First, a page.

QMidiArp is an advanced MIDI arpeggiator, programmable step sequencer and LFO for the ALSA sequencer. It can hold any number of arpeggiator or LFO modules running in parallel. The arpeggiator modules produce sequences depending on the notes sent to their input port, which is typically connected to a keyboard or another sequencer. The step sequencer modules allow to create simple linear, monophonic and globally transposable sequences similar to the first analog sequencers. The MIDI LFOs independently produce MIDI controller data of adjustable waveform, time resolution, amplitude and duration. For each module, an input note filter is available, and the output port and channel can be set independently. Since the modules use a common sequencer queue, they are automatically in sync with each other. QMidiArp works with an internal tick resolution of 192 ticks per beat. The queue can be synchronized to an incoming MIDI realtime clock or as a JACK transport client. Most of the relevant control elements are accessible via MIDI controller through a MIDI-learn infrastructure. QMidiArp also has a log tool displaying the history of incoming MIDI events in colors depending on their type. QMidiArp is based on the Qt4 toolkit. General Operation A new arpeggiator or LFO module can be created by clicking one of the Add Arp..., Add LFO... or Add Step Sequencer... buttons, which will show a new tab with the chosen module in the main area. The modules can be renamed or removed using the corresponding buttons or menu functions. Modules can be detached from the main window to control and view them in parallel. They can be brought back to the main window again by clicking on the icon on the left side of each module title bar. They can also be aligned side-by-side within the same window if the main window is stretched sufficiently before reinserting a module. The entire setup containing all arps, sequences and LFOs in the tab bar along with the parameters set in the Settings window can be saved to or loaded from a QMidiArp XML file (.qmax). The tempo of the queue can be set in beats per minute and affects all modules. The queue is started and stopped by the blue arrow button. MIDI Clock operation QMidiArp can use incoming MIDI clock events as clock and start/stop control source. If the MIDI clock button right of the tempo box is pressed, the running ALSA queue is stopped, and QMidiArp will wait for an incoming "MIDI Clock Start" event from an external source connected to QMidiArp's MIDI input. Once this event is received, the queue is started using MIDI realtime clock events as clock source. QMidiArp will best remain in sync with the incoming MIDI clock if its internal tempo value (see above) approximately corresponds to that of the incoming clock. The MIDI clock tempo is, however, measured while the queue is running. Therefore, if the tempos of the MIDI clock and that of QMidiArp differ, synchronization should become stable from the second queue start. The queue will stop when a MIDI Clock Stop event is received. During MIDI Clock operation, QMidiArp's own clock start and stop functions as well as adding or loading new setups are disabled. They are enabled again by unchecking the MIDI clock button. JACK Transport Client Operation When the Jack Transport Connect button is pressed, QMidiArp will try to connect to a running Jack server and then function as a Jack Transport client, i.e. set its tempo and remain synchronized to a running Jack Transport master. Note that QMidiArp will restart its queue from zero whenever Jack transport is starting regardless of Jack Transport's position. This also applies in case of a looping Jack Transport queue. The Jack button will be released automatically if QMidiArp gets disconnected from Jack by a possible Jack shutdown or if Jack is not available at connection time. Note: MIDI Clock and Jack Transport button states will be saved with the QMidiArp session file, and get active or inactive when a new session file is loaded. Arpeggiator Modules QMidiArp's arpeggiators can produce complex patterns derived from the notes played on a MIDI keyboard. QMidiArp's arpeggiator modules were inspired by the MAP1 hardware arpeggiator by Rudi Linhard. Input and Output panels Each arpeggiator has an Input and an Output panel. The Input panel defines the note range and the MIDI channel to which the arp is assigned. Notes that pass this Input filter are sorted by pitch and added to the internal note buffer of the arpeggiator. Incoming notes that do not match any filter can either be discarded or forwarded to a selectable MIDI port (see Settings ). The Output panel holds settings for the MIDI channel and output port to which the arpeggiator notes will be sent. Arpeggiator Patterns Arpeggio patterns can be selected and edited in the Pattern panel. Pattern presets are selectable from a combo box. The currently active pattern is displayed as a piano roll type screen showing the base notes as streaks. The y-scale of the graphics window corresponds to the index of the notes in the pattern. Octave changes (see Editing patterns ) are shown as additional horizontal lines. The notes that are eventually sent depend on the input notes received by the arpeggiator. The received notes notes are attributed in ascending order to the notes defined in the pattern. For example, a single streak on the bottom of the arp display ("simple" presets) means that at the first pass through the pattern, the lowermost note played on the keyboard is played. If a chord is played on the keyboard and only one note is present in the pattern, only the lowermost pressed note is output at the first pass through the pattern. For the following repetitions of the pattern, the chosen "repeat mode" is used to determine the following notes. If the pattern contains stacked note streaks (chord mode), chords played on the keyboard are also output as chords with polyphony up to the number of notes defined in the stack. Repeat Mode This setting defines the behavior of the arpeggio over several repetitions of the pattern when the number of notes pressed on the keyboard is higher than the number of notes present in the pattern. When Repeat Mode is "Up", the next higher note played on the keyboard is played at each repetition. With "Down", the next lower note is played. With a single note present in the arp pattern, this creates classical linear arpeggios. This way even simple patterns like "01" (or even "0") will generate a complete arpeggio. When "Static" is selected, this classical arpeggio mode will be disabled, and the output notes remain constant. Trigger mode QMidiArp's arpeggiators can run in three modes. "No trigger" will cause the arp running continuously in synchronization with the internal or external clock source. Even when new notes are played, they will be output quantized to the running queue. "Kbd restart" will cause a reset of the playhead position upon the next note to be output, but the output pattern stays quantized to the queue. When "Kbd trigger" is selected, each new note played in stakato will trigger the pattern with the timing of the played note. Editing Arp patterns Arp patterns are defined by a text sequence containing the notes themselves as numbers along with control changes for chord, tempo, velocity and octave changes. When the Edit pattern button in the pattern panel is clicked, the current pattern preset appears as a text input line. The edited pattern can be stored in the preset list by clicking on the Store pattern button. The currently active pattern can be removed from the preset list by clicking on the Remove pattern button. All preset patterns are immediately saved in the .qmidiarprc resource file when a pattern is stored or removed, and the new pattern list is made available to the other arps in the tab bar. Pattern presets are automatically loaded on each application start. The syntax for the pattern text is as follows: 0..9 : Note indices + : One octave up - : One octave down = : Reset to standard octave > : Double tempo < : Half tempo . : Reset to standard tempo ( ) : Chord, begin..end, e.g. (012) would be a chord of the lowermost three notes in the buffer / : Volume up by 20% \ : Volume down by 20% d : Double length h : Half length p : Pause Any token is valid until the end of a pattern is reached. The token > will e.g. double the tempo for all following notes of the pattern. When the loop jumps back to the beginning of the pattern, the tempo is reset to its initial value, i.e. a quarter note. Random The timing, velocity and length of the output notes can be randomized using the sliders in the Random panel. These settings can be used to make the arpeggiator sound less mechanical, but if they are set to higher values, they add interesting accents to the patterns. Envelope QMidiArp can modulate the velocity of the arpeggios with an envelope function defined by Attack time and Release time. If an attack time is set, the velocities of the output notes are ramped up during the attack time defined in seconds. If a release time is set, notes released from the keyboard are continued to be output while their velocity is ramped down linearly and until the release time has reached its end. The envelope function only makes sense if the sound driven by the arp is velocity-sensitive. It works best with highly polyphonic patterns such as "Chord Oct 16 A". Groove The Groove sliders control a linear shift of timing, length and velocity within each beat of the output pattern. This can be used to create swing timing and accent. The Groove settings are adjusted for all arps simultaneously. LFO Modules In parallel to the arps, QMidiArp can send MIDI controller data in form of a low frequency oscillator (LFO) to the assigned output. The LFO data consist of controller events that are in sync with the arpeggiator queue. The queue has to be in running state to enable the LFO. Each LFO module has a waveform panel to define the shape of the outgoing data and an output panel to define MIDI Channel, ALSA port and controller number to be produced. The waveform can currently be set to Sine, Saw Up, Saw Down, Triangle, Square and Custom. The frequency of the LFO can be set in muliples and divisors of the arp tempo, such that frequency of 1 produces one full wave per beat. If frequencies lower than 1 are selected, the length of the wavetable has to be adjusted correspondingly to produce a full wave. The time resolution of the LFO determines the number of events produced every beat and can be adjusted to up to 192 events per beat. Amplitude and offset of the waveform can be adjusted from 0...127. Low resolutions lead to audibly discrete rythmic controller changes whereas higher resolution values lead to more continuous waves. Muting individual wave points Individual wave points can be muted/unmuted by clicking on the corresponding location in the wave display with the right mouse button. A muted wave point is shown in darker color. Custom Waveforms When Custom is selected, the waveform can be drawn with the left mouse button in the waveform display. A calculated waveform is copied to the custom waveform whenever it is being modified by the mouse. This will overwrite the previous custom waveform with the currently displayed waveform. As all LFO operations, drawing and muting can be done while the queue is running, and becomes effective immediately. Recording The LFO records incoming controller data as selected in the Input panel, when the Record button is pressed. Note that the Record button itself can be attributed to a MIDI toggle controller so that it provides a convenient implementation of a controller motion sampler and looper. LFO Output panel The LFO output panel contains the port, channel and controller number settings of the LFO data produced by each LFO tab. It also allows muting of each LFO after a completed wave cycle. Step Sequencer Modules By clicking Add Step Sequencer... in the control tool bar, a new Seq module can be added to the tab bar. Each of these modules produce a simple linear (monophonic) sequence, similar to the first analog hardware sequencers. The Seq modules are controllable while running, also in a similar way to analog step sequencers. Programming a sequence As QMidiArp's LFO modules, the step sequencer can be programmed by adjusting notes with left mouse clicks on the sequence display. The octave range is fixed to 4. The lowest note is C2 if the global transpose is set to 0. Notes can be muted with the right mouse click. The sequence length can be adjusted between 1 and 8 beats, and the time resolution can be set to values between 1 and 16 per beat. A resolution of 4 means that 4 notes are output every beat, i.e. sixteenth notes. The sequence can also be programmed using the Record function. When the Record button is pressed, notes received on the input port will be recorded step-by-step starting from the last modified note. Programming can be done on the fly also when the sequencer queue is running. Controlling the sequence globally There are sliders to adjust the global velocity (volume), note length and transpose of the sequence in semitones. Seq Input and Output panels The Seq Input panel determines how to handle incoming notes on the MIDI Channel set in the channel box. If Note is checked, the sequence will be globally transposed with the incoming note as transpose value. If Velocity is checked in addition, the sequence will output notes with the same velocity as that received on its input. The Input panel also determines how the sequence behaves when incoming notes are received. It can be restarted, triggered and stopped with the timing of received notes. The Seq Output panel is equivalent to that of arpeggiator and LFO modules. Note that accents within a pattern can be produced by running LFO modules in parallel to the Seq module, and by sending to the same channel and port as the Seq module. Settings The Settings window allows to configure if and to which port incoming events that do not match any module's input filter are forwarded ( unmatched events). It also allows to set whether incoming controller events are recognized for muting and controlling the modules separately. If this option is set, QMidiArp will recognize MIDI control events that can be attributed to different parameters (see MIDI Control ). By checking the compact module style all new created modules will show with small GUI elements to be more economic in space when distributed as separate windows over the desktop. All settings in this dialog are stored along with the module data in the qmax session file. MIDI control QMidiArp supports MIDI control events if the Modules controllable by MIDI CC option is checked in the Settings dialog. MIDI control is available for Seq modules (Muting, Velocity, Note Length), LFO modules (Muting, Amplitude, Offset) and Arp modules (Muting only). MIDI Learn Controllers can be attributed by right-clicking on the sliders or mute checkbox in each module and selecting MIDI Learn. QMidiArp will then wait for MIDI control events, and moving a MIDI controller connected to QMidiArp's input will attribute this controller to the control item. It is possible to add several MIDI controllers to one item. If MIDI Forget is selected, all controllers for that item are removed. If Cancel MIDI learning is selected, the learn process is stopped. Note that by default, mute controllers are interpreted as toggles, i.e. the mute state is toggled on reception of a value of 127 from the attributed controller. Control Editor The Control Editor is accessible from the View menu. Controls can be edited by MIDI control number, channel, and the minimum and maximum values that are sent to the control item. Mute controllers have a special behaviour. If minimum and maximum are equal, the controller acts as toggler upon reception of the adjusted value. If minimum is different from maximum, the corresponding module will be muted upon reception of minimum and unmuted upon reception of maximum as values. If Remove is pressed, the currently selected line will be removed, pressing Revert reloads the current controller settings. Pressing Cancel quits the control editor without applying changes, and only if OK is pressed, the edited control list becomes active. Event Log The Event Log displays incoming MIDI events. It is displayed in the bottom area by default, but can be hidden if not needed or set floating as a top-level window on the desktop. Logging can also be disabled generally or for MIDI Clock events only. Example Files There are currently three demo arpeggios. The demo.qma arpeggio was intended to be used with the following sound types: Ch 1: Marimba, Ch 2: Celesta, Ch 3: Acoustic Bass, but you can get interesting results if you use other instrument settings. The demo_seqlfo.qmax setup shows the use of the new sequencer and LFO modules playing in parallel. The sequencer outputs should be routed to percussive synthesizer sounds. The LFO data is intended to act on filter cutoff, which has the standard controller CC#74. ZynAddSubFX by Paul Nasca reacts on these filter cutoff controllers. The "Bass 1" and "Plucked 3" presets from this synthesizer work well with this demo file.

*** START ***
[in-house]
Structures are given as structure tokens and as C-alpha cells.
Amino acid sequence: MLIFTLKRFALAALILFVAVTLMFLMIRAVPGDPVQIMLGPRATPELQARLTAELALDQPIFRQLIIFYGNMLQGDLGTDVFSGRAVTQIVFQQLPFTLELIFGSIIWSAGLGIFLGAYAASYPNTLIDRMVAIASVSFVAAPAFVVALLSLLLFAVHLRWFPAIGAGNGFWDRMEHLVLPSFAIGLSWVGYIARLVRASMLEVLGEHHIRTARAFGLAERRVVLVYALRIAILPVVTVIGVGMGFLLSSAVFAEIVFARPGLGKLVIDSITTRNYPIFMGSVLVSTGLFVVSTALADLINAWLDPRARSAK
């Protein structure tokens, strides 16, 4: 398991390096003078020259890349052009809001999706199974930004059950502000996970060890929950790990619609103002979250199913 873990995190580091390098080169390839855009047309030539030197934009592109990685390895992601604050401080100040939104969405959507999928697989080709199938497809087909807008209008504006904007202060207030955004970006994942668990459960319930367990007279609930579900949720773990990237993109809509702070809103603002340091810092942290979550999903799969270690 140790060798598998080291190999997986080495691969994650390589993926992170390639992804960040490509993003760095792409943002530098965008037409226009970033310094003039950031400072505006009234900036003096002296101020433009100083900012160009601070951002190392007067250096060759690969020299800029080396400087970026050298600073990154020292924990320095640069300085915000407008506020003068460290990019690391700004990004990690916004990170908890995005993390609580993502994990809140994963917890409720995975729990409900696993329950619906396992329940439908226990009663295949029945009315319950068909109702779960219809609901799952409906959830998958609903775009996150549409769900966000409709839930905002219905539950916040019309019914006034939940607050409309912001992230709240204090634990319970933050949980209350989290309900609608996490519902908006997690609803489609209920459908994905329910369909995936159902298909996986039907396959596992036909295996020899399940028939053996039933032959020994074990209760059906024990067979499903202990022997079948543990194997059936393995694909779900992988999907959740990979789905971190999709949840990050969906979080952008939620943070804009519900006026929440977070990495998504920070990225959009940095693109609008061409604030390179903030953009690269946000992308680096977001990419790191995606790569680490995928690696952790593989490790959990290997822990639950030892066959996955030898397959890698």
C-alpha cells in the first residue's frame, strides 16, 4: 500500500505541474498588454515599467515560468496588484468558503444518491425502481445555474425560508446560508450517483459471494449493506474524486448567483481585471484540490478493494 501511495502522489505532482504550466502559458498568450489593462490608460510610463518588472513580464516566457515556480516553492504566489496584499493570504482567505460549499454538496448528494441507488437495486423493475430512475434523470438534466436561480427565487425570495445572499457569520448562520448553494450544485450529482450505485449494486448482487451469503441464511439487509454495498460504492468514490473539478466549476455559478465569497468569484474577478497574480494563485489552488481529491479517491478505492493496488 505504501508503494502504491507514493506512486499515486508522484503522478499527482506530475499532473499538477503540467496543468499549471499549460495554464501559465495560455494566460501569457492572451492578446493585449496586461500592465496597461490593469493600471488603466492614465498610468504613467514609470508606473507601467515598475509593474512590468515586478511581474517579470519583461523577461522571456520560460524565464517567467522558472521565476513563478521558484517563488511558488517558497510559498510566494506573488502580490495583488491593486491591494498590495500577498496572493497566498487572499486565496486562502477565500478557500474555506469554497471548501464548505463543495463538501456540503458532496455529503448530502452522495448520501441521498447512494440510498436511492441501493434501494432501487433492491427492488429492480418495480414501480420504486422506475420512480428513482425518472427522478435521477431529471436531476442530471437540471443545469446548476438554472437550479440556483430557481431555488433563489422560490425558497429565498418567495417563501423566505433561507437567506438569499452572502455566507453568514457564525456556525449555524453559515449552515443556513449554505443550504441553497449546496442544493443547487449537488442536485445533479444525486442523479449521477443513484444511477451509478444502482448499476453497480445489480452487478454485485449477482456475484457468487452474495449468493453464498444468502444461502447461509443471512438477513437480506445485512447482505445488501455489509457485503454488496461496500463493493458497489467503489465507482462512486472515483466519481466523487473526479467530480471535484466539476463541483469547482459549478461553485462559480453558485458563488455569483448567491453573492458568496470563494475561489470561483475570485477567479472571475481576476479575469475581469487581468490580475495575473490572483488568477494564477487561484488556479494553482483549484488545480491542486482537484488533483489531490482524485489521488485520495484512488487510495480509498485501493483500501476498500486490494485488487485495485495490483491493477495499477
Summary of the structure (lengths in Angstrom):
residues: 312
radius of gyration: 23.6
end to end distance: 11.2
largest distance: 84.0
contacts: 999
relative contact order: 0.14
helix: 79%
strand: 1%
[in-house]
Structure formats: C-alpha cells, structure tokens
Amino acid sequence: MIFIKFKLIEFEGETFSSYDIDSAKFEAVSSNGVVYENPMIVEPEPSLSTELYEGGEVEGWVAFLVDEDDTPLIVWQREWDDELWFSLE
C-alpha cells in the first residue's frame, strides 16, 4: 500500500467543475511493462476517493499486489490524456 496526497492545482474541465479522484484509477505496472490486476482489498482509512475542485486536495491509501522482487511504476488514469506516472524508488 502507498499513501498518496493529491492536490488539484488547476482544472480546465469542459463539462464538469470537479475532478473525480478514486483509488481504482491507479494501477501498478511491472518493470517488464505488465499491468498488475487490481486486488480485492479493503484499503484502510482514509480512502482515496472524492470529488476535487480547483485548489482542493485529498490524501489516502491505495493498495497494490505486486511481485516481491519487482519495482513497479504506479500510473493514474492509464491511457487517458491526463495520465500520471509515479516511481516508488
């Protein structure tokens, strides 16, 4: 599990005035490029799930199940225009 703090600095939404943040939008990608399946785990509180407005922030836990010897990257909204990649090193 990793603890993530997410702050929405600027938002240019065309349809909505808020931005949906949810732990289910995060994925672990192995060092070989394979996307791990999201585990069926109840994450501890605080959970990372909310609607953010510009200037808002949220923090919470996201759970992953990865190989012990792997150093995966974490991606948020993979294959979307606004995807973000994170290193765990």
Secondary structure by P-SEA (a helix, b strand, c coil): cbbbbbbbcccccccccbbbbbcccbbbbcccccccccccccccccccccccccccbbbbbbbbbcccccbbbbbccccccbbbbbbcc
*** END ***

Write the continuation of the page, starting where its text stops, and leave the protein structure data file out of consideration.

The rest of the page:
--portCount <num> Set the number of available ALSA output ports to <num>. The default is 2. --help Print possible command-line options and exit. --version Print version information and exit. file Name of a valid QMidiArp (.qmax) XML file to be loaded on start.


*.qmax QMidiArp XML files containing session data in XML text format. *.qma Old QMidiArp files in plain text format.
Example QMidiArp files can be found in /usr/share/qmidiarp or in /usr/local/share/qmidiarp
Errors and warnings are written to stderr(3).




Frank Kober, Guido Scholz and Matthias Nagorni. This manual page was written by Frank Kober <emuse@users.sourceforge.net>. 2009-10-20 QMIDIARP(1)